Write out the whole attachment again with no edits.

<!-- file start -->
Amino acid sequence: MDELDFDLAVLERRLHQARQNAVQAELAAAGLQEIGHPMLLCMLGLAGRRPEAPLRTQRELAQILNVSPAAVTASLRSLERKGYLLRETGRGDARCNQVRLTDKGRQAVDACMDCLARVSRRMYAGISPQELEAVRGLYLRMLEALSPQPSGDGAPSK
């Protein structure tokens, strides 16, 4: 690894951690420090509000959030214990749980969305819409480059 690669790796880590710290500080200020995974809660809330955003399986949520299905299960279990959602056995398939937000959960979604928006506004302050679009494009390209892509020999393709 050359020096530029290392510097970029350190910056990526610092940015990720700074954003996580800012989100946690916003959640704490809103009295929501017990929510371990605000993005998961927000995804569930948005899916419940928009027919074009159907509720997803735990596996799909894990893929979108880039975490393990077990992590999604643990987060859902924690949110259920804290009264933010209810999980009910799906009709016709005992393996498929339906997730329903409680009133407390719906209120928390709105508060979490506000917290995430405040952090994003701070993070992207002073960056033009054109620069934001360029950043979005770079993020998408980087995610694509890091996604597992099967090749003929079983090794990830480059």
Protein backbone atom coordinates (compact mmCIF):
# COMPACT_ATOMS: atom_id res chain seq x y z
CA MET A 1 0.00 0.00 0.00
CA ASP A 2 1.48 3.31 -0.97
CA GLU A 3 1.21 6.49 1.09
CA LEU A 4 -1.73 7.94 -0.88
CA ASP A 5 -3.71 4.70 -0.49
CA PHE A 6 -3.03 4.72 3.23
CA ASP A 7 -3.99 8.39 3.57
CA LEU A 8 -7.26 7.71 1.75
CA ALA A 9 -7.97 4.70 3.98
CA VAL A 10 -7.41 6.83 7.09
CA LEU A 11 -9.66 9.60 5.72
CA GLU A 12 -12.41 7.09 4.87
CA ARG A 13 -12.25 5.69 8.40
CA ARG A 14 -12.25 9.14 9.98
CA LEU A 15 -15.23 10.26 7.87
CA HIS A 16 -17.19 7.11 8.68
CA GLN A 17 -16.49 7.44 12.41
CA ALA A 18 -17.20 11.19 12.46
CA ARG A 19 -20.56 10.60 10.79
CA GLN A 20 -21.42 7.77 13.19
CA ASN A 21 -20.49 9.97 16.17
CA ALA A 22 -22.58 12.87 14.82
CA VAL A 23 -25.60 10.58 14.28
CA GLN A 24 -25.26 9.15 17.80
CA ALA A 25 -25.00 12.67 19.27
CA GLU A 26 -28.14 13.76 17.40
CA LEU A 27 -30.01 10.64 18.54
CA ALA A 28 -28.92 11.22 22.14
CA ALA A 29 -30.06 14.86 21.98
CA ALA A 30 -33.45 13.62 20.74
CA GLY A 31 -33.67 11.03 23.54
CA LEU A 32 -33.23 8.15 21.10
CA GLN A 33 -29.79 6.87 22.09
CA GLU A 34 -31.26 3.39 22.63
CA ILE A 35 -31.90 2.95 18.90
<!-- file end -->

Amino acid sequence: MDELDFDLAVLERRLHQARQNAVQAELAAAGLQEIGHPMLLCMLGLAGRRPEAPLRTQRELAQILNVSPAAVTASLRSLERKGYLLRETGRGDARCNQVRLTDKGRQAVDACMDCLARVSRRMYAGISPQELEAVRGLYLRMLEALSPQPSGDGAPSK
């Protein structure tokens, strides 16, 4: 690894951690420090509000959030214990749980969305819409480059 690669790796880590710290500080200020995974809660809330955003399986949520299905299960279990959602056995398939937000959960979604928006506004302050679009494009390209892509020999393709 050359020096530029290392510097970029350190910056990526610092940015990720700074954003996580800012989100946690916003959640704490809103009295929501017990929510371990605000993005998961927000995804569930948005899916419940928009027919074009159907509720997803735990596996799909894990893929979108880039975490393990077990992590999604643990987060859902924690949110259920804290009264933010209810999980009910799906009709016709005992393996498929339906997730329903409680009133407390719906209120928390709105508060979490506000917290995430405040952090994003701070993070992207002073960056033009054109620069934001360029950043979005770079993020998408980087995610694509890091996604597992099967090749003929079983090794990830480059």
Protein backbone atom coordinates (compact mmCIF):
# COMPACT_ATOMS: atom_id res chain seq x y z
CA MET A 1 0.00 0.00 0.00
CA ASP A 2 1.48 3.31 -0.97
CA GLU A 3 1.21 6.49 1.09
CA LEU A 4 -1.73 7.94 -0.88
CA ASP A 5 -3.71 4.70 -0.49
CA PHE A 6 -3.03 4.72 3.23
CA ASP A 7 -3.99 8.39 3.57
CA LEU A 8 -7.26 7.71 1.75
CA ALA A 9 -7.97 4.70 3.98
CA VAL A 10 -7.41 6.83 7.09
CA LEU A 11 -9.66 9.60 5.72
CA GLU A 12 -12.41 7.09 4.87
CA ARG A 13 -12.25 5.69 8.40
CA ARG A 14 -12.25 9.14 9.98
CA LEU A 15 -15.23 10.26 7.87
CA HIS A 16 -17.19 7.11 8.68
CA GLN A 17 -16.49 7.44 12.41
CA ALA A 18 -17.20 11.19 12.46
CA ARG A 19 -20.56 10.60 10.79
CA GLN A 20 -21.42 7.77 13.19
CA ASN A 21 -20.49 9.97 16.17
CA ALA A 22 -22.58 12.87 14.82
CA VAL A 23 -25.60 10.58 14.28
CA GLN A 24 -25.26 9.15 17.80
CA ALA A 25 -25.00 12.67 19.27
CA GLU A 26 -28.14 13.76 17.40
CA LEU A 27 -30.01 10.64 18.54
CA ALA A 28 -28.92 11.22 22.14
CA ALA A 29 -30.06 14.86 21.98
CA ALA A 30 -33.45 13.62 20.74
CA GLY A 31 -33.67 11.03 23.54
CA LEU A 32 -33.23 8.15 21.10
CA GLN A 33 -29.79 6.87 22.09
CA GLU A 34 -31.26 3.39 22.63
CA ILE A 35 -31.90 2.95 18.90